Silicon Valley Bank and other recently collapsed banks all received clean bills of health from outside auditors raising the question of whether accounting standards themselves need to be reformed.
Experts say it’s only a matter of time before US company accounting rules are ripped up, after Silicon Valley Bank (SVB) and Signature Bank went bust less than two weeks after Big Five auditor KPMG gave both lenders a clean bill of health.
US public companies typically follow generally accepted accounting principles (GAAP), the established financial accounting and reporting standards. But GAAP is under fire for letting companies obscure the actual value on their books.
SVB did not have to recognize losses on its assets if it didn’t sell them. The California bank classified its government-sponsored mortgage bonds as “held to maturity,” which let it exclude unrealized losses on those holdings from its earnings, equity and regulatory capital. It was also sitting on a mountain of long-term government bonds that fell in value as interest rates rose sharply.
But as market whispers fueled further withdrawals, the bank had to find the funds to return depositors’ money. Eventually, SVB sold $21 billion of securities on March 8, incurring a $1.8 billion loss. Nine days later, it filed for bankruptcy.
Since then, S&P Global Market Intelligence discovered that SVB had the most uninsured deposits among US banks with more than $50bn in assets, with Signature Bank in fourth place. But S&P had to comb through regulatory call report filings because GAAP filings exclude certain items, like intercompany deposits, that would paint a more complete picture.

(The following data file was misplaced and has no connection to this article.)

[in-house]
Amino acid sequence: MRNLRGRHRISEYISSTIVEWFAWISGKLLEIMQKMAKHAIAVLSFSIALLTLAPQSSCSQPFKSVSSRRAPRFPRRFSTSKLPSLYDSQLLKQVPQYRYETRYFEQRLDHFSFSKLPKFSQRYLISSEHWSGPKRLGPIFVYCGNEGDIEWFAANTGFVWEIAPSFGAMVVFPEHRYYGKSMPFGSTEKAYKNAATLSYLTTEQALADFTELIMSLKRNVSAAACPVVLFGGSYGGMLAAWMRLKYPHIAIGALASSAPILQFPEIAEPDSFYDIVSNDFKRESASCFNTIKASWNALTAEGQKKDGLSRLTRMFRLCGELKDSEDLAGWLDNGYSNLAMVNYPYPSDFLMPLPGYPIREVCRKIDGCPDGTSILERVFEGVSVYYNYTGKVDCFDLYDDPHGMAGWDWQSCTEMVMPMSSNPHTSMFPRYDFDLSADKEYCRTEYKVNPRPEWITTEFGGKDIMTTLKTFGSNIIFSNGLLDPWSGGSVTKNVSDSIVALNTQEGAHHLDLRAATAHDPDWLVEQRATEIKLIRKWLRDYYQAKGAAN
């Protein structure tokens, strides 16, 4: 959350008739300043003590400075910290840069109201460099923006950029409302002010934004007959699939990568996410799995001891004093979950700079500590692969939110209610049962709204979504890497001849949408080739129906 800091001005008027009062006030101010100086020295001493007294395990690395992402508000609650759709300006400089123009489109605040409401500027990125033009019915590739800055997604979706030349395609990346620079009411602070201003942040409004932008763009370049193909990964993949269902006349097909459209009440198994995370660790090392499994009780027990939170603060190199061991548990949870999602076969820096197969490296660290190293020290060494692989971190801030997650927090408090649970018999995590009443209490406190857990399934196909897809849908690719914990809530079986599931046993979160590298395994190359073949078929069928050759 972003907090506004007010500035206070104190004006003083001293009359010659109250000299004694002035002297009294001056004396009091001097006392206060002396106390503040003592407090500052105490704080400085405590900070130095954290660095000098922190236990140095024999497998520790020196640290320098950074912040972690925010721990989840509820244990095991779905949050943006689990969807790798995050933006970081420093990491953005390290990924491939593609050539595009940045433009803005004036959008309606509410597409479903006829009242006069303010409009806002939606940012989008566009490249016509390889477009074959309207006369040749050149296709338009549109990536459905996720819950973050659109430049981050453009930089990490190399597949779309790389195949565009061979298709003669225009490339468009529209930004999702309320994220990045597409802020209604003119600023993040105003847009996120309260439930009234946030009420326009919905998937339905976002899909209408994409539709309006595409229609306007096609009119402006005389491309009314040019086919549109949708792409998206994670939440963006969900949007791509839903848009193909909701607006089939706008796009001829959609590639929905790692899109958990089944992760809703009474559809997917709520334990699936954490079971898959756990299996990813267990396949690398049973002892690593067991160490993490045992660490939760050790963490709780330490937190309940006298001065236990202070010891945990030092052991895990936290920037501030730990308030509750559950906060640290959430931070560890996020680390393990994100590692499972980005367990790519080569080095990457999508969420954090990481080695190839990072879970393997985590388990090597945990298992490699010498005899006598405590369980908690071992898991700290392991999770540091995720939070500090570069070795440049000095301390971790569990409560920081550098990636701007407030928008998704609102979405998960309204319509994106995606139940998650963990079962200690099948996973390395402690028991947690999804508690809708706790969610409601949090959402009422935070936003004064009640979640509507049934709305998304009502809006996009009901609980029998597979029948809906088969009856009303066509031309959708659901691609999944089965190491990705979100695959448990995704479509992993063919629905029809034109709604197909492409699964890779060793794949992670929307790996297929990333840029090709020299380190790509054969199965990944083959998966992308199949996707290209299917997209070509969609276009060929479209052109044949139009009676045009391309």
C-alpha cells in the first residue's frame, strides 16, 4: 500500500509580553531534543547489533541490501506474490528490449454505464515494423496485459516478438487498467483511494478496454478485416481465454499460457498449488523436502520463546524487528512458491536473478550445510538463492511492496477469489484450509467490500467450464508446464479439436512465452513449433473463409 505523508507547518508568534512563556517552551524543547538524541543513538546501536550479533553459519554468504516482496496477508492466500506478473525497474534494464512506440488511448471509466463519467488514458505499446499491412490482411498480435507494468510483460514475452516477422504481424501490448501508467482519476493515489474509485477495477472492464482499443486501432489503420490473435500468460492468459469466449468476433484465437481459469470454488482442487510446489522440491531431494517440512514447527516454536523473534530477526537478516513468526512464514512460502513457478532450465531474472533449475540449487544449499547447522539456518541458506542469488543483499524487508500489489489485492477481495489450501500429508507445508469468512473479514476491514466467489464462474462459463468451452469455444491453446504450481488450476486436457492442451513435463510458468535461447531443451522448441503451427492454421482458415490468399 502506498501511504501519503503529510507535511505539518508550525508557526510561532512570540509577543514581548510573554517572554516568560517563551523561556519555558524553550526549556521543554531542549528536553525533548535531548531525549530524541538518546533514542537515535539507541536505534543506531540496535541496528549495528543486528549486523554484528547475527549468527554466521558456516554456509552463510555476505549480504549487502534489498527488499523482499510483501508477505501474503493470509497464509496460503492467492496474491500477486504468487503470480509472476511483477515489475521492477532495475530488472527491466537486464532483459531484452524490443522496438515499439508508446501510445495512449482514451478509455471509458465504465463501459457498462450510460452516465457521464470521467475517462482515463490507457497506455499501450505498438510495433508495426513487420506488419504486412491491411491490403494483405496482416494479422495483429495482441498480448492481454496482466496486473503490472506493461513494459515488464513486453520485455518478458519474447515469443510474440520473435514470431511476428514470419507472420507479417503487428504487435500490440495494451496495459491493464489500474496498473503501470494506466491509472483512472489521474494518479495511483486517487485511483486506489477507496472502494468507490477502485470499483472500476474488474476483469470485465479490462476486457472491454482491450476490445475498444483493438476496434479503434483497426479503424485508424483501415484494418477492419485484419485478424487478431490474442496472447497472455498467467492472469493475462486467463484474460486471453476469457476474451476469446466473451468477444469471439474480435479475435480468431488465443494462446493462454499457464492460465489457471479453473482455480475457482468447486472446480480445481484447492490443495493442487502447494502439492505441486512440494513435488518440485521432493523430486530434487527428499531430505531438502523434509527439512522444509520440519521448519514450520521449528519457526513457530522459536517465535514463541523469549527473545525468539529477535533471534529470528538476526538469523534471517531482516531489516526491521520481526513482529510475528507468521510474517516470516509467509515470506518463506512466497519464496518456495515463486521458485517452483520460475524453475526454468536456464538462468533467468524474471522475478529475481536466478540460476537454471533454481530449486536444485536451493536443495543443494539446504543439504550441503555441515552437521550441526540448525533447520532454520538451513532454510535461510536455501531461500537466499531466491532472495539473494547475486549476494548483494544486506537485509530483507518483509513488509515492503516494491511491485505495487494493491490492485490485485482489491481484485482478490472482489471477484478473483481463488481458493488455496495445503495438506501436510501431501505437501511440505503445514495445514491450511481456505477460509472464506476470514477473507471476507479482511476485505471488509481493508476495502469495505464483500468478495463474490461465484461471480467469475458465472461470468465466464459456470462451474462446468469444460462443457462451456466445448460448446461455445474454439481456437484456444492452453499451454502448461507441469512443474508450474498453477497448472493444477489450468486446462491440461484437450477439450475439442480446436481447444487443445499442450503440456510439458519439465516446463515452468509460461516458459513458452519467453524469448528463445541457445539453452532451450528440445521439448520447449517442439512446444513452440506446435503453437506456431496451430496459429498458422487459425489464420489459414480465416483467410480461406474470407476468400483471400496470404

Corporations can expect to see tighter reporting standards, starting with how investments are valued, says Steve Doire, strategic platform and client advisor at Clearwater Analytics. Doire says, “We think the ‘held to maturity’ categorization and how much of a portfolio can be included will be overhauled. At a minimum, we expect more disclosures; and we might even see new financial reports in GAAP statements that specifically calculate asset-liability matching.”
It remains unclear whether the International Financial Reporting Standard (IFRS)—the global accounting standard adopted by around 145 countries—will also be scrutinized. Companies don’t need to recognize unrealized losses for “held to maturity” assets in their financial statements under IFRS, he adds, but the latest iteration does give greater transparency on market fluctuations.